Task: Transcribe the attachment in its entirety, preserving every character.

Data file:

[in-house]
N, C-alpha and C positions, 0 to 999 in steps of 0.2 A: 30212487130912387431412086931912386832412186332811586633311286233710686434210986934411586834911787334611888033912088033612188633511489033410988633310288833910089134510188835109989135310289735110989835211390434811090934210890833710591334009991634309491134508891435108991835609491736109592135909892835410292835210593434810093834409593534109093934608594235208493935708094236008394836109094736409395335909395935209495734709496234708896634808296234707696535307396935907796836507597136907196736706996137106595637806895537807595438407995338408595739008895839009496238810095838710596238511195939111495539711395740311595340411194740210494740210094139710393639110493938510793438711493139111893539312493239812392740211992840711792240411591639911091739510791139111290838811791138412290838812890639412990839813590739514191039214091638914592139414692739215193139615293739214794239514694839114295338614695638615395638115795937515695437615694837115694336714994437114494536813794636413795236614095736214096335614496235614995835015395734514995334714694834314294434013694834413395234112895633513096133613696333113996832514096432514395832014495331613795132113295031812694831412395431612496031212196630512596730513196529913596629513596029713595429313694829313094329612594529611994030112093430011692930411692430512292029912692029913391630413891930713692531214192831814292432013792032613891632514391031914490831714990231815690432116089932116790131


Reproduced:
[in-house]
N, C-alpha and C positions, 0 to 999 in steps of 0.2 A: 30212487130912387431412086931912386832412186332811586633311286233710686434210986934411586834911787334611888033912088033612188633511489033410988633310288833910089134510188835109989135310289735110989835211390434811090934210890833710591334009991634309491134508891435108991835609491736109592135909892835410292835210593434810093834409593534109093934608594235208493935708094236008394836109094736409395335909395935209495734709496234708896634808296234707696535307396935907796836507597136907196736706996137106595637806895537807595438407995338408595739008895839009496238810095838710596238511195939111495539711395740311595340411194740210494740210094139710393639110493938510793438711493139111893539312493239812392740211992840711792240411591639911091739510791139111290838811791138412290838812890639412990839813590739514191039214091638914592139414692739215193139615293739214794239514694839114295338614695638615395638115795937515695437615694837115694336714994437114494536813794636413795236614095736214096335614496235614995835015395734514995334714694834314294434013694834413395234112895633513096133613696333113996832514096432514395832014495331613795132113295031812694831412395431612496031212196630512596730513196529913596629513596029713595429313694829313094329612594529611994030112093430011692930411692430512292029912692029913391630413891930713692531214192831814292432013792032613891632514391031914490831714990231815690432116089932116790131